Subject 'LIKE THIS ... BUT NOT THIS ...'
This Mitchell and Webb sketch has long been a favourite in the Chicken House office.
Today, we would like to dedicate it to all authors who have valiantly negotiated their way through the editing process.
We salute you!
Subject FUN AT THE FESTIVALS!
Festival season is well and truly upon us and literature festivals are as popular as ever before. In particular, the children's programmes of the major literature festivals in the UK have grown in their popularity year-on-year. The Telegraph is the media sponsor for both the Bath Kids' Lit' Fest and the children's programme at the Hay Festival of Literature. I asked the Telegraph's children's literary critic, Lorna Bradbury, why she feels festivals are a great way to celebrate all that's good in the children's book world:
"Children's books are currently thriving – whether you're talking about illustrated picture books for toddlers or, at the other end of the spectrum, the recent explosion in excellent fiction for teenagers. Literary festivals are a big part of what we do at the Telegraph, and we are lucky enough to sponsor the two leading children's festivals: Hay Fever, which takes place later this month, with a terrific line-up including Philippa Gregory, Lauren Child and Francesca Simon, and the Bath Festival of Children's Literature, in September. These festivals are important for us because they make our alliances with children's writers more publicly prominent – and this in turn nourishes our coverage in the paper and online. Perhaps one reason that children's festivals are growing in popularity has to do with how creatively programmed they are. Children's writers are among the best performers out there."
Last year Freddie Rawlins, age 11, went to his first ever literary festival, the Edinburgh International Book Festival. Here on The sCoop!, Freddie tells us all about the experience and about why he can’t wait to hit the festival circuit again this year:
“When I went to Edinburgh last summer I was blown away! I’d never have considered going to a book festival but I got the chance to go to Edinburgh with my mum and it really set the bar. To me, book festivals are all about meeting the creators of other worlds and seeing the pure genius that went into books like CHERUB and the Skulduggery series. I think a book festival is all about escaping into fantasy.
We first went to see Cathy Cassidy, who talked about where she writes and the environment she likes to write in. I enjoyed her talking about how a small caravan in her garden inspired her new book. We then joined the queue for Robert Muchamore. He was brilliant talking about the reason that he writes for children but still uses more realistic and adult vocabulary. I loved the book signing afterwards and because my mum was an author (Sophia Bennett) I was allowed in the authors’ tent where I spoke to Robert Muchamore about his new book The Prisoner.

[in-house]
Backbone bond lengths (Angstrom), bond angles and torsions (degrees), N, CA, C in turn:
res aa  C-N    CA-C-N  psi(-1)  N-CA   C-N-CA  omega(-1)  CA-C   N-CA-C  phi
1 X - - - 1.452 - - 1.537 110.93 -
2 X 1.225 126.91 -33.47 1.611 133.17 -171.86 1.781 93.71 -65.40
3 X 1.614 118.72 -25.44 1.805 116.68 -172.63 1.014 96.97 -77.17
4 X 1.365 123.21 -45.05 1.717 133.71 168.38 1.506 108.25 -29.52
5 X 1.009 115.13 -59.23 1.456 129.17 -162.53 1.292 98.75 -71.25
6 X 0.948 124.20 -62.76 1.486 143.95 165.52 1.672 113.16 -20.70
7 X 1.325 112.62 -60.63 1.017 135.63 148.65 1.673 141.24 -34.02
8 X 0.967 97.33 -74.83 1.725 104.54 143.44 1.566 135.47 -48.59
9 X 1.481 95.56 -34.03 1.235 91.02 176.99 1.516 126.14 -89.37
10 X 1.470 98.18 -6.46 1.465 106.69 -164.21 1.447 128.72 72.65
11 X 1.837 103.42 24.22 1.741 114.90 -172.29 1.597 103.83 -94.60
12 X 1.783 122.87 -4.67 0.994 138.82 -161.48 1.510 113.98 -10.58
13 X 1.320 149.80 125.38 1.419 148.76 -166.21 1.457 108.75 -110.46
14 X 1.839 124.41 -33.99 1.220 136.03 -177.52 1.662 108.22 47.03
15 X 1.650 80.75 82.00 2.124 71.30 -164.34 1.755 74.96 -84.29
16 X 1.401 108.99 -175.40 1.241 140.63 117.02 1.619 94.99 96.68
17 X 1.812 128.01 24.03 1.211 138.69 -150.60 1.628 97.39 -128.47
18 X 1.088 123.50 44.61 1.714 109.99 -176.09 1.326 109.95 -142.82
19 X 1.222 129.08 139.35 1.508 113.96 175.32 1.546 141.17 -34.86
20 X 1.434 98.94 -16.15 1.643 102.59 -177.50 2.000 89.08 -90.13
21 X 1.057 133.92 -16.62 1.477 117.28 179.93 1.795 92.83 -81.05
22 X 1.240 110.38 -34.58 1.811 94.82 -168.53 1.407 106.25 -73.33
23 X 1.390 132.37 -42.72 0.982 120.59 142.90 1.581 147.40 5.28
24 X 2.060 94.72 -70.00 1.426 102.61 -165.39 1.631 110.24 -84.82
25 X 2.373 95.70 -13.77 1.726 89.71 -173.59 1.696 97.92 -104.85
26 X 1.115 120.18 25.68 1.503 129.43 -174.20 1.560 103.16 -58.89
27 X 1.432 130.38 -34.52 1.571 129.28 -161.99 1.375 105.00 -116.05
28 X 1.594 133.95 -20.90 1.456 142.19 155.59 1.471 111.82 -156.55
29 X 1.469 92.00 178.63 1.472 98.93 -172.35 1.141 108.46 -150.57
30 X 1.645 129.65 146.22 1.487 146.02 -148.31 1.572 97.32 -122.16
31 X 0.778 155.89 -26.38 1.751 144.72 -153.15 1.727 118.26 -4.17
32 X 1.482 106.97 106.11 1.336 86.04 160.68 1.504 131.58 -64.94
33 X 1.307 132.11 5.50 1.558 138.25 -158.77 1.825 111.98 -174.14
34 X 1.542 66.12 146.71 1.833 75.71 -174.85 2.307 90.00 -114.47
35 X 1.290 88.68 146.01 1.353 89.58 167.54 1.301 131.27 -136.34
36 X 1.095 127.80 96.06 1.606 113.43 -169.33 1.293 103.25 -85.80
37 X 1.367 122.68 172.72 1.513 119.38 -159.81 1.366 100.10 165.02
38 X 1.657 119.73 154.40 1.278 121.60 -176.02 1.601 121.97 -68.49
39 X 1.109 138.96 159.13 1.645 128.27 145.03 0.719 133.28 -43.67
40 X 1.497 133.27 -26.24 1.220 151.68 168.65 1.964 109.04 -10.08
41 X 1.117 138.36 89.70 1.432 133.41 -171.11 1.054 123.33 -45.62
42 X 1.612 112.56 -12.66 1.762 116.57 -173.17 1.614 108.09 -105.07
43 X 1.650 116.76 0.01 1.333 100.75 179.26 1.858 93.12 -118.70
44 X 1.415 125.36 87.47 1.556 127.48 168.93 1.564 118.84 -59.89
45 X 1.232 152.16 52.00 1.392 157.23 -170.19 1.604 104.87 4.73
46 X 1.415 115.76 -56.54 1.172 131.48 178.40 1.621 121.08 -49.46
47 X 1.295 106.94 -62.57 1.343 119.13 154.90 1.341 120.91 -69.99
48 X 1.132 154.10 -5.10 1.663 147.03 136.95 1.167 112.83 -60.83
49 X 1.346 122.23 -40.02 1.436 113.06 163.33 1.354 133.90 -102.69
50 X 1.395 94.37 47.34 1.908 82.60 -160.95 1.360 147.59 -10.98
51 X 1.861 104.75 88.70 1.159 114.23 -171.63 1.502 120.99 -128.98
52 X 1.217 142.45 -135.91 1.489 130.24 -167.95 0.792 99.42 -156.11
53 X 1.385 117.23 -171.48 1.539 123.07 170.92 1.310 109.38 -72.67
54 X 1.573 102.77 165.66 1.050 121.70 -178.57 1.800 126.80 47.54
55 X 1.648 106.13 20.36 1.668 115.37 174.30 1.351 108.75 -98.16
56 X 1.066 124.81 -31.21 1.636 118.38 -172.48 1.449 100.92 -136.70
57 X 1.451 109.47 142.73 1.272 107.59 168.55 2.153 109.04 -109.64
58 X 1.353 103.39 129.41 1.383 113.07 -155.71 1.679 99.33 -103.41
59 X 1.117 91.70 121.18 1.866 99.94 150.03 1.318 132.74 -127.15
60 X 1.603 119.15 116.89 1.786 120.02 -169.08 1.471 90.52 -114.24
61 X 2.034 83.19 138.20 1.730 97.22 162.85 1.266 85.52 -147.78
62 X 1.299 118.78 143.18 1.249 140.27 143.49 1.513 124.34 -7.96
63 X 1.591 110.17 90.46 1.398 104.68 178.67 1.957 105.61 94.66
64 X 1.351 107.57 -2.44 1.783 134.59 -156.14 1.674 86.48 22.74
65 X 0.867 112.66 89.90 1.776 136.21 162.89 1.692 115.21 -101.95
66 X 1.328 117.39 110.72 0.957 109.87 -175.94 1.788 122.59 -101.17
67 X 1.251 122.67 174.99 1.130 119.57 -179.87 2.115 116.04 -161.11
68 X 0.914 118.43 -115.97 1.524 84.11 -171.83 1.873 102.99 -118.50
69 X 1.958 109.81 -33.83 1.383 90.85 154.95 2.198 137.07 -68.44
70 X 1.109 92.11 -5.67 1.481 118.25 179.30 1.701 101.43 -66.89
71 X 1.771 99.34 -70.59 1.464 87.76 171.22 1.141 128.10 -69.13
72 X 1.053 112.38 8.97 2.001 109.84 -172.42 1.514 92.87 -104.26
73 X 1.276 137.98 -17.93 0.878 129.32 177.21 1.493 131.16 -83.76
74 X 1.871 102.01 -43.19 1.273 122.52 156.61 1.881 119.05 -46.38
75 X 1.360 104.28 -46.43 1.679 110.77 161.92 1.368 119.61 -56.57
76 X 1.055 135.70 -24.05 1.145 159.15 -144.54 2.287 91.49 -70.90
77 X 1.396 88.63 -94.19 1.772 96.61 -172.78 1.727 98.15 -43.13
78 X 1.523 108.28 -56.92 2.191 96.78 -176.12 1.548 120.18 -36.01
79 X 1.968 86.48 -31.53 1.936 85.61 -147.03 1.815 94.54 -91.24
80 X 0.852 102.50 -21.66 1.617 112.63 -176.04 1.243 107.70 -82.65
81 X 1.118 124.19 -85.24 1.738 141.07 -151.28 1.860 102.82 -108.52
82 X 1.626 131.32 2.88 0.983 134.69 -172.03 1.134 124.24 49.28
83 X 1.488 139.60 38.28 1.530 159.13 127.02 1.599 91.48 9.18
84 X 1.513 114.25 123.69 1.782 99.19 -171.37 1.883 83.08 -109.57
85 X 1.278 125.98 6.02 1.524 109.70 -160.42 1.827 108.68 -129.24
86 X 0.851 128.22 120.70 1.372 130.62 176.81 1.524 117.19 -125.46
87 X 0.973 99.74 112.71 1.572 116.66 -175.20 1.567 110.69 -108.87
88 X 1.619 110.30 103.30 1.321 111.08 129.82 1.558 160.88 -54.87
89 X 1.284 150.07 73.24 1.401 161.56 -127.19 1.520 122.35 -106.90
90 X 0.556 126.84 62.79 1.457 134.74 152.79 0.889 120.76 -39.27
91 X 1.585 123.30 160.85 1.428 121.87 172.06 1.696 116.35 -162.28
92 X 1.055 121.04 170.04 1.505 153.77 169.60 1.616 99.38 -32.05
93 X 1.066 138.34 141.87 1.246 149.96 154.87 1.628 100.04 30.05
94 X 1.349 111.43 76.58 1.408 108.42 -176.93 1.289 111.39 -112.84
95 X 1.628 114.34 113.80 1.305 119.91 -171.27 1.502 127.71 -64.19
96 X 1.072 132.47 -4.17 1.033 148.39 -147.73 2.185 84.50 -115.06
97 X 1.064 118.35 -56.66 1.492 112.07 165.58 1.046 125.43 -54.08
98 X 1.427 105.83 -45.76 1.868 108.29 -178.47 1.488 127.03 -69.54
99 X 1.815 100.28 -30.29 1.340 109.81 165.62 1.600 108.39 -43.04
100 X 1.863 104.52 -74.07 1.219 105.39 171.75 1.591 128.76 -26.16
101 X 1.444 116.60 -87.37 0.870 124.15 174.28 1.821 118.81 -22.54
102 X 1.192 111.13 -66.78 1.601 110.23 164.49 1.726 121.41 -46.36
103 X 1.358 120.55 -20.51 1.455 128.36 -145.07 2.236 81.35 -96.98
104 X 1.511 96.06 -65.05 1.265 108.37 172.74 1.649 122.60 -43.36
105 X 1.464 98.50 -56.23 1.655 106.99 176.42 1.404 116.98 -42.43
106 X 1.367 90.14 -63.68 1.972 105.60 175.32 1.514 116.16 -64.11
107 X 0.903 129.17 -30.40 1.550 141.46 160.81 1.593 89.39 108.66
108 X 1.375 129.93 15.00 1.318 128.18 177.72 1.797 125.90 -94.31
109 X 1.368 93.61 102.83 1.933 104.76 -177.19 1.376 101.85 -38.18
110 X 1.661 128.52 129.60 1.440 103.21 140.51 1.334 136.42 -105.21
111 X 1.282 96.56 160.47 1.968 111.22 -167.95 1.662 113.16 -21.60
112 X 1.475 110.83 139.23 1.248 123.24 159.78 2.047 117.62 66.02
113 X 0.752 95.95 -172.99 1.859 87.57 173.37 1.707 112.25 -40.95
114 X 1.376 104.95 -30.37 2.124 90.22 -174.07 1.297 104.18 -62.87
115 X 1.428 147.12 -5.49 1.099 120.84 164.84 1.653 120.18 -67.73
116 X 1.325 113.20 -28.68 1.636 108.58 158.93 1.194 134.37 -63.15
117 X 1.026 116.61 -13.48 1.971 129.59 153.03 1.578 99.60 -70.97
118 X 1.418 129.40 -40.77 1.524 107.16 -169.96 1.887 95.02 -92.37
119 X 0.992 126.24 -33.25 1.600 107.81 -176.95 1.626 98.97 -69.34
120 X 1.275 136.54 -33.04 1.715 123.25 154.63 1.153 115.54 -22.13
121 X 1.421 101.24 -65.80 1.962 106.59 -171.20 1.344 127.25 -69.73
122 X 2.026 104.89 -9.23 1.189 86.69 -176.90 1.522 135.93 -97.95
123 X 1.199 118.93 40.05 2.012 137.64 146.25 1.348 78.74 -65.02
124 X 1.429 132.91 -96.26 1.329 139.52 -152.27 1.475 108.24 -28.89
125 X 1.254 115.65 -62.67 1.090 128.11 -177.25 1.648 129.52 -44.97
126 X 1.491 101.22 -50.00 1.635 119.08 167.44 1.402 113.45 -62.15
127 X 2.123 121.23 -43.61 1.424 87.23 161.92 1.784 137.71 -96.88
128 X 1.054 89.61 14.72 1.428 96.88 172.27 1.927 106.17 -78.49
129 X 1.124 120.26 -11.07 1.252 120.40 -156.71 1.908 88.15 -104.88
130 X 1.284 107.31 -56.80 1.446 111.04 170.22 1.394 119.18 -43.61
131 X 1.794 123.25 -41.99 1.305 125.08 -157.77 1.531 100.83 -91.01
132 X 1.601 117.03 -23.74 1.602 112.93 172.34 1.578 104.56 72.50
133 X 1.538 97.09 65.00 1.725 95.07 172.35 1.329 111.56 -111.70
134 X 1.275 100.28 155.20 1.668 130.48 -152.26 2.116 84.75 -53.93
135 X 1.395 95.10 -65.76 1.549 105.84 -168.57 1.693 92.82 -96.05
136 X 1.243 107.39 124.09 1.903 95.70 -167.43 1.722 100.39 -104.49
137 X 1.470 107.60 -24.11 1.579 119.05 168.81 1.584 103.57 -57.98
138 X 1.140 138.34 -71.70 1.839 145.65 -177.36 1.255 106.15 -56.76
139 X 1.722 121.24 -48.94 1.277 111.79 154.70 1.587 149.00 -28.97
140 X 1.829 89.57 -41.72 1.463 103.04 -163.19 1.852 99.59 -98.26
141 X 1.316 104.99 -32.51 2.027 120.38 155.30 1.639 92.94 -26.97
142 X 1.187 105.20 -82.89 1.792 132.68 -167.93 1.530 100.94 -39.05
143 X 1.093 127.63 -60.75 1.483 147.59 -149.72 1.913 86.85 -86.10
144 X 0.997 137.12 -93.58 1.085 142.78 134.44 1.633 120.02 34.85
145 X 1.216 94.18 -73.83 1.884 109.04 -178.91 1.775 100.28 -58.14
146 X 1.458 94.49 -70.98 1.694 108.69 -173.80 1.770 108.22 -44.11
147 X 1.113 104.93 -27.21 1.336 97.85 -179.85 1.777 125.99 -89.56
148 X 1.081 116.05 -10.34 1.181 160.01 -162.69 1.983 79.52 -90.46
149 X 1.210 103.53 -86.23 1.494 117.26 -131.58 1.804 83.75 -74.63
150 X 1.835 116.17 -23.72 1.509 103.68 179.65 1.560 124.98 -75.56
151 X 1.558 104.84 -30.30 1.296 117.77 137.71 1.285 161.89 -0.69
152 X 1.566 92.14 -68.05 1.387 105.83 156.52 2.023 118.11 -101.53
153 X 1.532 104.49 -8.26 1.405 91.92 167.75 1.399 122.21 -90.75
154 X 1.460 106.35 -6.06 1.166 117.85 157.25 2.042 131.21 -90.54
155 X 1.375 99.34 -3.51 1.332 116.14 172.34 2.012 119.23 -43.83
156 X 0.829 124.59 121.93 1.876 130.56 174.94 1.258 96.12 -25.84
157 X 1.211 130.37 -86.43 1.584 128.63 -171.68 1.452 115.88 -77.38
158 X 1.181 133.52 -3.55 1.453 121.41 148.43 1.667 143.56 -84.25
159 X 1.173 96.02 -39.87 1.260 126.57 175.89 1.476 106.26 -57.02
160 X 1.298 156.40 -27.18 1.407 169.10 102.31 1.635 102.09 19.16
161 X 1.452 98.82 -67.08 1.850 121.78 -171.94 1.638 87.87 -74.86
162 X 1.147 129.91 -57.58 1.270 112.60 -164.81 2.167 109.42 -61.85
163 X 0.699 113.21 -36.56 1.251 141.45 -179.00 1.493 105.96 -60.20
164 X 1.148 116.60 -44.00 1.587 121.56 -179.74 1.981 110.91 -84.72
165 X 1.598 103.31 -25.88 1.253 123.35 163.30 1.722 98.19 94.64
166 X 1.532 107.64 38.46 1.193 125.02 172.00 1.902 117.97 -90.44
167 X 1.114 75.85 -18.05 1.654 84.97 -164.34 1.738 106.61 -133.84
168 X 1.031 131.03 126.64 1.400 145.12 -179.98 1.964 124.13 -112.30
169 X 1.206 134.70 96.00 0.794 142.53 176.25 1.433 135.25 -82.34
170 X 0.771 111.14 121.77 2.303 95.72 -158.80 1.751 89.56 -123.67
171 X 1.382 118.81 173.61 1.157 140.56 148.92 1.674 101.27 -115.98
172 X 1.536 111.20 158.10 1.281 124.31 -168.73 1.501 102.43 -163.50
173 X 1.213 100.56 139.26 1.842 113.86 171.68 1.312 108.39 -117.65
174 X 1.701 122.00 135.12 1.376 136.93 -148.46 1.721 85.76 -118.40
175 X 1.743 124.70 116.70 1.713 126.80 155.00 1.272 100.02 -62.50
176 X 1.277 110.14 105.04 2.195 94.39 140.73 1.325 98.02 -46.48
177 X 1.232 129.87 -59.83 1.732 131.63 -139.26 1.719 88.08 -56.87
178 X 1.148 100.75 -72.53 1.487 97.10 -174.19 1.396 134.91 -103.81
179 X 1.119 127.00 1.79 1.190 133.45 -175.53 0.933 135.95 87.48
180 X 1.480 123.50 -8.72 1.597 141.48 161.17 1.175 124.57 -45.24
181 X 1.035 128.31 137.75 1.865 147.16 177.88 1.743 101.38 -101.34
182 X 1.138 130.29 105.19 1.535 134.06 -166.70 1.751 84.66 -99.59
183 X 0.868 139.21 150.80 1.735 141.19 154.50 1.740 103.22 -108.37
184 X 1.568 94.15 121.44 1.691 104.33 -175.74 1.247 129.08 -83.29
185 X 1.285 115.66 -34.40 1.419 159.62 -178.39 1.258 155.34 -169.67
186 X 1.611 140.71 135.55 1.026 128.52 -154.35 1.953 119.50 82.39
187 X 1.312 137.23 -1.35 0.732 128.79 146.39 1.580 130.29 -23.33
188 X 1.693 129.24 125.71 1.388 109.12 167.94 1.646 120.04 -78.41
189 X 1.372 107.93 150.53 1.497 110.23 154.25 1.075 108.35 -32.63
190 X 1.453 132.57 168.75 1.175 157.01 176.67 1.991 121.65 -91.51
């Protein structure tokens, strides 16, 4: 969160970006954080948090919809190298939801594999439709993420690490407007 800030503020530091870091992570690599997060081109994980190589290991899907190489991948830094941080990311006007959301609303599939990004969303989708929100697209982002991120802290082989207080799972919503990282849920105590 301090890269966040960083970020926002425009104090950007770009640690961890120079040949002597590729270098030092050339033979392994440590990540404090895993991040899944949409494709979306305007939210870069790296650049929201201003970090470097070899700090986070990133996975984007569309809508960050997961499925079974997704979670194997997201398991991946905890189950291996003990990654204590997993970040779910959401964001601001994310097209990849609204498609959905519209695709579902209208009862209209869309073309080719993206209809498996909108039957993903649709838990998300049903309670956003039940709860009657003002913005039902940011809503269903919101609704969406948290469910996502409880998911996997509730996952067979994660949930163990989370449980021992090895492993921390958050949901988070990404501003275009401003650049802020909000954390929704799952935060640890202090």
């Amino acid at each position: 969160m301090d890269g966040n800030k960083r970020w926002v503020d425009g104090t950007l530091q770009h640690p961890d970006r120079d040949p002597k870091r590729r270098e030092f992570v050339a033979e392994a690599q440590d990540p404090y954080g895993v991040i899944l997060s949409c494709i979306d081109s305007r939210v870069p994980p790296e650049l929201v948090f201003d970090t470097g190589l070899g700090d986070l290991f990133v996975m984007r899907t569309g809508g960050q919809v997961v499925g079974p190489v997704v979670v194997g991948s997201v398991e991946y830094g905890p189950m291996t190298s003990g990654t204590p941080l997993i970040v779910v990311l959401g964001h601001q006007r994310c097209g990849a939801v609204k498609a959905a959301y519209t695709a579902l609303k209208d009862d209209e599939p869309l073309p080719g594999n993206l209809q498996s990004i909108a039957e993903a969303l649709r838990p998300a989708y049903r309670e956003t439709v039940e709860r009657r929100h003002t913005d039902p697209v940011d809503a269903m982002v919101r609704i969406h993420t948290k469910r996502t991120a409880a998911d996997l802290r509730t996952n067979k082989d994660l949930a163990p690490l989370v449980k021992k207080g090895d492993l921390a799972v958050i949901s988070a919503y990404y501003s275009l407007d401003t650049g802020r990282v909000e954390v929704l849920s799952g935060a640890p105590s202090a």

But I have to say my favourite author was Derek Landy. He spoke without any script or podium, explaining that as a child he loved 1940’s fast-speaking detectives and that’s what Skulduggery is based on. Derek spoke about Skulduggery as if he was a real person. He was entertaining, enthusiastic and hilarious! His new book had just come out and I had got it signed and had read it by the time we got home. Can’t wait for this year!”
Festival season kicks off with the wonderful Hay Festival. You can catch some great Chicken House authors in action this week, on the children’s programme, Hay Fever:
Author of Shadow Runners, and Doctor Who novel writer, Daniel Blythe, will unlock the secrets of creating strange and mysterious worlds.
Event HF80 • Wednesday 6 June 2012, 11.30am • Venue: Starlight Stage
William Osborne (with H.M. Castor)
Hollywood script-writer and debut children’s novelist William Osborne, will talk about the blending of fact and fiction in his faced-paced adventure Hitler’s Angel.
Event HF103 • Thursday 7 June 2012, 1pm • Venue: Starlight Stage
Event HF109 • Thursday 7 June 2012, 4pm • Venue: Digital Stage
Don't forget to check out Lorna Bradbury's great weekly column in the Telegraph, 'Ask Lorna', which answers readers' letters, and presents children's books, both old and new, in a useful way for parents and grandparents.
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